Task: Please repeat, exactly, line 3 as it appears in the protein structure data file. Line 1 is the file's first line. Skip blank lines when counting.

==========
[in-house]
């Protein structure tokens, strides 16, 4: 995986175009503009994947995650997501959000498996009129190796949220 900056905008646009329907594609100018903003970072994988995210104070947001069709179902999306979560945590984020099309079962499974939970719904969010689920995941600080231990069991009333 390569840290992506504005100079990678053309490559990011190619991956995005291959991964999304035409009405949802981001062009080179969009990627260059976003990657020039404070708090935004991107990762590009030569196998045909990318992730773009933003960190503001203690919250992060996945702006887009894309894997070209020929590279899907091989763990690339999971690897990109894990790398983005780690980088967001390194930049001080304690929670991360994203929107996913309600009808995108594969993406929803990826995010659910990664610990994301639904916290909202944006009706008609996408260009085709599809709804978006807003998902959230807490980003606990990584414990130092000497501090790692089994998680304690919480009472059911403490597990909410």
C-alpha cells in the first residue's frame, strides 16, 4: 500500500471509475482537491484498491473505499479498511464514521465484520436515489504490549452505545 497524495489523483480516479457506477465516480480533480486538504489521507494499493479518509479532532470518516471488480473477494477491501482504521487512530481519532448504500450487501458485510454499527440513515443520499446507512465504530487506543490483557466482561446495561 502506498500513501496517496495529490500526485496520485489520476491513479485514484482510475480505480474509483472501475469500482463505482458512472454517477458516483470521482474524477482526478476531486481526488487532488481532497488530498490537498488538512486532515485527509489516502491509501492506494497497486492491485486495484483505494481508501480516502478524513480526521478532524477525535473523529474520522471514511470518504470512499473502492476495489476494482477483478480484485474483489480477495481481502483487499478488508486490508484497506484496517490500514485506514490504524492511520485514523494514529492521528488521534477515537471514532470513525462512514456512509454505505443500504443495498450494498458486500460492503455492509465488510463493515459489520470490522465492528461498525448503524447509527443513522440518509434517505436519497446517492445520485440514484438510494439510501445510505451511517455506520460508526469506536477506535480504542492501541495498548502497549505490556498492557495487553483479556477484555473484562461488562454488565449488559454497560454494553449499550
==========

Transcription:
C-alpha cells in the first residue's frame, strides 16, 4: 500500500471509475482537491484498491473505499479498511464514521465484520436515489504490549452505545 497524495489523483480516479457506477465516480480533480486538504489521507494499493479518509479532532470518516471488480473477494477491501482504521487512530481519532448504500450487501458485510454499527440513515443520499446507512465504530487506543490483557466482561446495561 502506498500513501496517496495529490500526485496520485489520476491513479485514484482510475480505480474509483472501475469500482463505482458512472454517477458516483470521482474524477482526478476531486481526488487532488481532497488530498490537498488538512486532515485527509489516502491509501492506494497497486492491485486495484483505494481508501480516502478524513480526521478532524477525535473523529474520522471514511470518504470512499473502492476495489476494482477483478480484485474483489480477495481481502483487499478488508486490508484497506484496517490500514485506514490504524492511520485514523494514529492521528488521534477515537471514532470513525462512514456512509454505505443500504443495498450494498458486500460492503455492509465488510463493515459489520470490522465492528461498525448503524447509527443513522440518509434517505436519497446517492445520485440514484438510494439510501445510505451511517455506520460508526469506536477506535480504542492501541495498548502497549505490556498492557495487553483479556477484555473484562461488562454488565449488559454497560454494553449499550